I’m co-hosting this event with Bernie Mitchell from The People Who Share. It’s being held at Google Campus and is all about how to achieve robust economic advantages through social collaborations i.e. how designing our businesses as ‘social businesses’ will enable us to grow more sustainably in both B2B and B2C markets.

I’m hugely looking forward to this one.

Friday 28th September

Day Off.

It will be needed by then after all these events and of course keeping on top of our clients too.

There are literally hundreds of events taking place during the week. You can find out more here. Get involved. There will not be another chance to see so many high quality events about social media in London again until September 2013!

Resources for B2B Social Media Marketers

Thanks to all those who joined us for the B2B Social Media Workshop this week. We covered an awful lot of ground in the first session. In case you missed anything here are links to the platforms, tools and resources we mentioned (and some others) you should look out for:

Social platforms to start using everyday:
Twitter – the largest micro blogging platform
Google+ – for those serious about social media marketing
Linkedin – so much more than a tool to find a new job
Delicious – the king of social bookmarking

There are of course many more e.g. facebook, but that’s enough to get you started with for a B2B perspective.

Other platforms to use for clients:

Content curation:
Paper.li – creating newspapers based around content on twitter
Scoop.it – for creating custom news feeds with content from multiple social platforms
Storify – similar to scoop it, great for wrapping up social activity around events or campaigns

Content led marketing:
Slideshare – for sharing presentations after an event or generally as part of a content plan
Tumblr – an easy yet effective blogging platform
WordPress – the most used and customisable blogging platform
Vimeo – hands down the best value video hosting website for businesses
YouTube – needs no introduction, often cited as the world’s second largest search engine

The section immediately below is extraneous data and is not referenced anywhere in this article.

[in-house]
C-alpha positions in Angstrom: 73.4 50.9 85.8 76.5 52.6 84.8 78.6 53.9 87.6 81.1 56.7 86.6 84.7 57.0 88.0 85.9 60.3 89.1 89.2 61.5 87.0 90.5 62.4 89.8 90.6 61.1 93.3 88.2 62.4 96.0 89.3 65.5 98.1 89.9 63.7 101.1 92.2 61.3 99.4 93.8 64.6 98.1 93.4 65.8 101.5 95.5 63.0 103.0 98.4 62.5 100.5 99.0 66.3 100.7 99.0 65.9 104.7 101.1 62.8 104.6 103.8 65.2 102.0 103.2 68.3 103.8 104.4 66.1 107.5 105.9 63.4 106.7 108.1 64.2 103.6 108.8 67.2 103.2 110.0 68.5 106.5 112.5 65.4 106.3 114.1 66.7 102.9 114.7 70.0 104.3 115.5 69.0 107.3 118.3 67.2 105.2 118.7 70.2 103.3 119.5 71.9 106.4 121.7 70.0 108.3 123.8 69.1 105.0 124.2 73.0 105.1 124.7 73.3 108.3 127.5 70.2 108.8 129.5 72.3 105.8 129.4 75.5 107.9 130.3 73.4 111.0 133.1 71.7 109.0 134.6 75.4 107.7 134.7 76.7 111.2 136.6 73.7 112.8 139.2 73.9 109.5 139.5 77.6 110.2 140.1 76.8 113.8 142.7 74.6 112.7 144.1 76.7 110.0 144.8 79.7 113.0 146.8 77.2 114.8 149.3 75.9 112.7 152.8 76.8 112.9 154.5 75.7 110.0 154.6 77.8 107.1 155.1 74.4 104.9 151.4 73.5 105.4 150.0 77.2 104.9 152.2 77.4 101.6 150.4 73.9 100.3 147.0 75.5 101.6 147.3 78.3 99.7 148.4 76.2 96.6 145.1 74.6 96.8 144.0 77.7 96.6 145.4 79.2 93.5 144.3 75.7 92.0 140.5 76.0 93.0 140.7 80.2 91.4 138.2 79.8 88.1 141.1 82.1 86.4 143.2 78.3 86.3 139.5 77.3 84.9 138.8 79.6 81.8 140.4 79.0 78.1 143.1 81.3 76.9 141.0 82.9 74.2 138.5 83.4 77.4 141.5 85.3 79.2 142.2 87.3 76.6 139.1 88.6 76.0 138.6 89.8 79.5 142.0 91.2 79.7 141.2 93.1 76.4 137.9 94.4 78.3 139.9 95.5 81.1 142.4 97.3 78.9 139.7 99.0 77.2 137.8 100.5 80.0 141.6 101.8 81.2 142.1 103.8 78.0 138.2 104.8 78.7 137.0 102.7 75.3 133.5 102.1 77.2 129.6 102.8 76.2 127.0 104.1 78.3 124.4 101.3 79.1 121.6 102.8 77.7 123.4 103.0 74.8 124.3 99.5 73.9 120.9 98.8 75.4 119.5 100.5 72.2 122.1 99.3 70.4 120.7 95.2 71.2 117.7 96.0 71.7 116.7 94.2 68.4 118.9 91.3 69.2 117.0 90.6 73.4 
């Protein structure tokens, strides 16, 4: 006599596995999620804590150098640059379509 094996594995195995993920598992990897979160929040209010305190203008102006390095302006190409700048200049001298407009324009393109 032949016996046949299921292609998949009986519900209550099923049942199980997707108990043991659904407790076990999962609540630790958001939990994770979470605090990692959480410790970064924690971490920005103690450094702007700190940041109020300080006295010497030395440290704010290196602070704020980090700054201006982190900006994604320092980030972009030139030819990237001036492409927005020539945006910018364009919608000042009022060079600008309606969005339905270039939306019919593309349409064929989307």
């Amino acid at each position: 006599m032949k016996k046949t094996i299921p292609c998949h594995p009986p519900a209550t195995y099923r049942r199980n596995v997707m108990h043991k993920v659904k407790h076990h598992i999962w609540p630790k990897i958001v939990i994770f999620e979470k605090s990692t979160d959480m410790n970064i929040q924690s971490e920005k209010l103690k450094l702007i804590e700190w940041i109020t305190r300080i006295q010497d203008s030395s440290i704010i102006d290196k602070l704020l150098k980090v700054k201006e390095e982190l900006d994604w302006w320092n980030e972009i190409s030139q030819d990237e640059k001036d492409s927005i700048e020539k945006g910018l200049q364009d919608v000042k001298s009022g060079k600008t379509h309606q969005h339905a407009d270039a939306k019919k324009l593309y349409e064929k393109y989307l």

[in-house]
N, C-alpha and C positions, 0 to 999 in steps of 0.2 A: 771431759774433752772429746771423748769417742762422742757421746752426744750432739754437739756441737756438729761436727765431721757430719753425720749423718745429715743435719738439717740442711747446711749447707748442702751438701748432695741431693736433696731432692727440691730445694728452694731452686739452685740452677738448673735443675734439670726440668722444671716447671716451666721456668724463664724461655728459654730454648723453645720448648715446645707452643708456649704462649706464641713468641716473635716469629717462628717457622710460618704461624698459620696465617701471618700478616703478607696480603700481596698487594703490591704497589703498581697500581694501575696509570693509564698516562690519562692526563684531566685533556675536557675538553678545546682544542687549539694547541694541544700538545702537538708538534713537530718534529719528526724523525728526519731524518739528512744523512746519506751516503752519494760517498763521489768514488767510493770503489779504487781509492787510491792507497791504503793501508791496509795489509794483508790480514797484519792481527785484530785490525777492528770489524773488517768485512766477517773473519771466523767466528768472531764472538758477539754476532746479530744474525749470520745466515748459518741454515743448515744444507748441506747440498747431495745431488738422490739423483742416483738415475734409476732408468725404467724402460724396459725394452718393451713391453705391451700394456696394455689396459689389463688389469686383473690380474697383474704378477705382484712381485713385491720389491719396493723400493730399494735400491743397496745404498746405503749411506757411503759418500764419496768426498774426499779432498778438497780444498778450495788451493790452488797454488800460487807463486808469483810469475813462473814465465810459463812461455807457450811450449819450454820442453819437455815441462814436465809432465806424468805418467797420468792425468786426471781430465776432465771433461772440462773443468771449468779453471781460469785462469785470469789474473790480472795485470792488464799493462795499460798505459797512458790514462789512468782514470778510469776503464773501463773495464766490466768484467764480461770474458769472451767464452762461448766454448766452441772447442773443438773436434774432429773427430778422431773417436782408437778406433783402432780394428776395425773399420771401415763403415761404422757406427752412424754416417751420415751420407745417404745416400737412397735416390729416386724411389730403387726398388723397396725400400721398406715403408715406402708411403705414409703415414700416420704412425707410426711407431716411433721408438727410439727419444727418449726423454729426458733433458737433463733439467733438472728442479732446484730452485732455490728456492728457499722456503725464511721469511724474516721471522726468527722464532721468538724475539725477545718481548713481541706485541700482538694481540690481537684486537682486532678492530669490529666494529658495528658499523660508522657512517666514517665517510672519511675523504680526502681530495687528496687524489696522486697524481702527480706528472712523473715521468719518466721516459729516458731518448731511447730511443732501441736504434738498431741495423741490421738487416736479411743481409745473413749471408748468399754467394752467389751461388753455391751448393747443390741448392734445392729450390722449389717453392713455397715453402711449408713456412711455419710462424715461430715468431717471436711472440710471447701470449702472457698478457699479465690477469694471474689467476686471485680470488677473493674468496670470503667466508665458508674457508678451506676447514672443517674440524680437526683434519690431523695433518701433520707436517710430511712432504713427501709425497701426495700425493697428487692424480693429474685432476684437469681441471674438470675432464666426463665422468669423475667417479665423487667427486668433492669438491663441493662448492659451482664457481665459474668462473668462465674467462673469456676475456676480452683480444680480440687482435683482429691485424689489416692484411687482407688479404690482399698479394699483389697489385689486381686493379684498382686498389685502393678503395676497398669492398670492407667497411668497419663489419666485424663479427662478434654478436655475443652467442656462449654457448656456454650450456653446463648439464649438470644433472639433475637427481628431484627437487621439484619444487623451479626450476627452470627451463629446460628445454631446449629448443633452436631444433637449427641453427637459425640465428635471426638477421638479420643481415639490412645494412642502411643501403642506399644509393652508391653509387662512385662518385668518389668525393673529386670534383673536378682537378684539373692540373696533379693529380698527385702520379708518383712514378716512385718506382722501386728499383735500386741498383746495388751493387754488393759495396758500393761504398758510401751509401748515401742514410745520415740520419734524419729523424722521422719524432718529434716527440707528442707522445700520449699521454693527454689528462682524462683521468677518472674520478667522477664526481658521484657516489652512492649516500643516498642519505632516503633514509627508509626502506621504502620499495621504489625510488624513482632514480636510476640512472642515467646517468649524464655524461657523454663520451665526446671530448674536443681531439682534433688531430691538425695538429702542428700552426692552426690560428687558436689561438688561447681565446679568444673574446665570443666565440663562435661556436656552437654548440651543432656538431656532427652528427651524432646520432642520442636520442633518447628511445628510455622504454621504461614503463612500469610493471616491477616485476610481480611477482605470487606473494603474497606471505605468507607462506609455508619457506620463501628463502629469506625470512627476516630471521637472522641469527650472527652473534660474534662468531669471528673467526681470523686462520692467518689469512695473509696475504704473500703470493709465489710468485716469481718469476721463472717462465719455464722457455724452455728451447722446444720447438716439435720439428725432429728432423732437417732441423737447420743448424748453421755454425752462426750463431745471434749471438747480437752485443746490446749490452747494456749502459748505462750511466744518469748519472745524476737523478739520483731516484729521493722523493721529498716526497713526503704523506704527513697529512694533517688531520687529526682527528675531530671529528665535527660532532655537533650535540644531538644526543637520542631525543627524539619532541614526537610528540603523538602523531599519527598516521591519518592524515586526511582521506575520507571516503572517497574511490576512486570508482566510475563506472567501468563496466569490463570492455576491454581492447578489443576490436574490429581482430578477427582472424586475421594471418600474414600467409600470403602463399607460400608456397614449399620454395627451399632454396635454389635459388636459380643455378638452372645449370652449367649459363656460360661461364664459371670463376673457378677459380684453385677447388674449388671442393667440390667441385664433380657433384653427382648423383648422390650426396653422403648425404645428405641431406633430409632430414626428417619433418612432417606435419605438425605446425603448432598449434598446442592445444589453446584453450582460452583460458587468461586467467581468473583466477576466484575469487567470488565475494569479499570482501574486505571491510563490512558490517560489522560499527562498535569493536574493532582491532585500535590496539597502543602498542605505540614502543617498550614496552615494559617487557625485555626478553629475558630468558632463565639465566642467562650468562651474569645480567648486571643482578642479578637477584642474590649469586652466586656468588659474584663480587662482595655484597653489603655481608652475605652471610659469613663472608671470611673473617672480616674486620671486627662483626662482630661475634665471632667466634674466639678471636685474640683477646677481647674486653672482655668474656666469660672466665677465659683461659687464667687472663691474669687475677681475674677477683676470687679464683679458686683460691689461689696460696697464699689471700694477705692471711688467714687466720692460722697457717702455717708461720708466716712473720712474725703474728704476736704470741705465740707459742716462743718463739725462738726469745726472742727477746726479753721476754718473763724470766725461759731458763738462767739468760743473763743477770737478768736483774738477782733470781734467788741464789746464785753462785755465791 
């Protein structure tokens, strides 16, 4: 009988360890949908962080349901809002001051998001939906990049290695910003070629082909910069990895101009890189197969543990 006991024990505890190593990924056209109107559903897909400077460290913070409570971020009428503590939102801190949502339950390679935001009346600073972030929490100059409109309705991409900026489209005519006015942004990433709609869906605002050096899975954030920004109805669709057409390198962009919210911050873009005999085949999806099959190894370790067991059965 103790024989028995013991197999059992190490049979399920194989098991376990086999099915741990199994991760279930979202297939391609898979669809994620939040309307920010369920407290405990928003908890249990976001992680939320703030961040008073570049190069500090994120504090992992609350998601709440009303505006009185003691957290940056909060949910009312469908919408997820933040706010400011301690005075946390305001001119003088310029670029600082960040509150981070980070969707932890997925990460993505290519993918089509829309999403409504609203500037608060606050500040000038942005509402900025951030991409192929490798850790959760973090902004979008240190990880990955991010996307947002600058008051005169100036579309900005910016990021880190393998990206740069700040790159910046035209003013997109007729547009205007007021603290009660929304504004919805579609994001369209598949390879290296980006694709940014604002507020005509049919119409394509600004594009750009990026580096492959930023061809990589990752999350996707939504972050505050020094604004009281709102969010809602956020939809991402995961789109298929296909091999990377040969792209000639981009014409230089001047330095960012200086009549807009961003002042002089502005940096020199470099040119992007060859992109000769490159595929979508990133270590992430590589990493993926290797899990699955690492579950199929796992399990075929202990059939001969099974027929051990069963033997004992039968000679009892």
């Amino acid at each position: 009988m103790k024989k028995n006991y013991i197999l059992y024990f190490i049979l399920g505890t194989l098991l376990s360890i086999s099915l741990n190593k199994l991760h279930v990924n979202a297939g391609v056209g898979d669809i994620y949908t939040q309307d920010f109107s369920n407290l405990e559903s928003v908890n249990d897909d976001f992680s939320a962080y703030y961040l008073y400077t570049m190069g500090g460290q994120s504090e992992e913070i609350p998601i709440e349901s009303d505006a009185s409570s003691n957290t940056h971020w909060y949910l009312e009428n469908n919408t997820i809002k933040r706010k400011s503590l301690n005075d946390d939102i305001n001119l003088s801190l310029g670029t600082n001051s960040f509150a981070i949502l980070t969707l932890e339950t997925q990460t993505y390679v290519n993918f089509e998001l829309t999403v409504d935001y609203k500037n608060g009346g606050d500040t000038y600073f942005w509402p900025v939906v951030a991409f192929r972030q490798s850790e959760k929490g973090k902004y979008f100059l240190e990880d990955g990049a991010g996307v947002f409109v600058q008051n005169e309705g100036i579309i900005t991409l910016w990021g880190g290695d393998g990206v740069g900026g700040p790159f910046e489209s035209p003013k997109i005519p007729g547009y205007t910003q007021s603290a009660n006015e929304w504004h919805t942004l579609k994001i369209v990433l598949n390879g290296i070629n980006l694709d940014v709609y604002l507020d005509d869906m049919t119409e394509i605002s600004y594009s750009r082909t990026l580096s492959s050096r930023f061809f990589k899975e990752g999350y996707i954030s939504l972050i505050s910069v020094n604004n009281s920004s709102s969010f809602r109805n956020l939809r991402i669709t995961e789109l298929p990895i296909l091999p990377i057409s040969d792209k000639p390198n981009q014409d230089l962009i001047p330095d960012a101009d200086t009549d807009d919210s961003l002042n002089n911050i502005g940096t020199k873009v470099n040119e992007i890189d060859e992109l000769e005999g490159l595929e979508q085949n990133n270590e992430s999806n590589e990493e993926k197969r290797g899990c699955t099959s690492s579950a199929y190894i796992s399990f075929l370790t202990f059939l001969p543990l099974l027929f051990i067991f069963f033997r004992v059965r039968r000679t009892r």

Flickr – elegant, effective and easy to use photo sharing
Quora – for demonstrating knowledge and owning a topic area on the social web
BrightTalk – a solid webinar platform with good links to social media

Social bookmarking:
Delicious – mentioned twice because of the search engine optimisation value
Stumbleupon – for finding and sharing content
Reddit – similar to stumbleupon, but includes powerful community based voting

Tools to help with influencer identification:
SocialMention – cheap, easy, quick and very friendly
Klout – shows you roughly how influential you are online
Kred – another measure of online influence
PeerIndex – same again, but with a slightly different scoring framework
NodeXL – the Excel plugin for establishing network connections

Social Monitoring tools (more expensive and much more accurate options)
Radian6 – part of salesforce.com and the industry leader, but it’s not cheap.
Brandwatch – a Brighton based monitoring outfit well worth talking to
Sysomos – another very find monitoring platform
Nod3x – the newest kid on the block with some powerful features

Tools to use for tracking and measuring:
Bit.ly – shortening links and more importantly, tracking click volumes for basic measurement
Google Analytics – a fantastic free resource for tracking and analysing web traffic across a website
Google URL Builder – for creating those all important tracking URLs to use for measuring the impact of your campaigns
Crazy Egg – if you want to see where on your site people are looking and clicking, look no further

For event marketers:
Lanyrd – to promote your event socially and connect with online communities
Plancast – another social promotion tool

For the uber keen, here’s some additional reading and resources too:
B2B Social Media Marketing Linkedin group
B2B Marketing Magazine’s knowledge bank
Mark Shaefer’s Social Media Measurement Smackdown
Dell’s Social Media Policy
Chris Barger’s Social Media Report blog on Forbes
The importance of social bookmarking from the Social Amateur blog
Michael Brenner’s Top 9 Social Networks for Business
Review Mashable’s Top 15 Corporate blogs for some inspiration
Avinash Kaushik’s blog Occam’s Razor is always worth reading for digital marketers

Engaging Journalists through Social Media

I spotted this fantastic inforgraphic from PR Agency Text100 about how to engage with journalists using social media. It’s based on a fairly small sample (72 UK journalists) but it highlights the importance of social media to the modern public relations professional.

Pleasing to see the relevance of blogs in the mix along with wikipedia, but look at google+ only scoring a 37% in terms of relevance. Interesting.

engaging jounralists infographic

Social Media Monitoring & Analysis

We’ve been doing some social media monitoring and analysis recently around the topic of flexible working. We wanted to identify where there were conversations occurring for a prospective client to help inform their comms planning.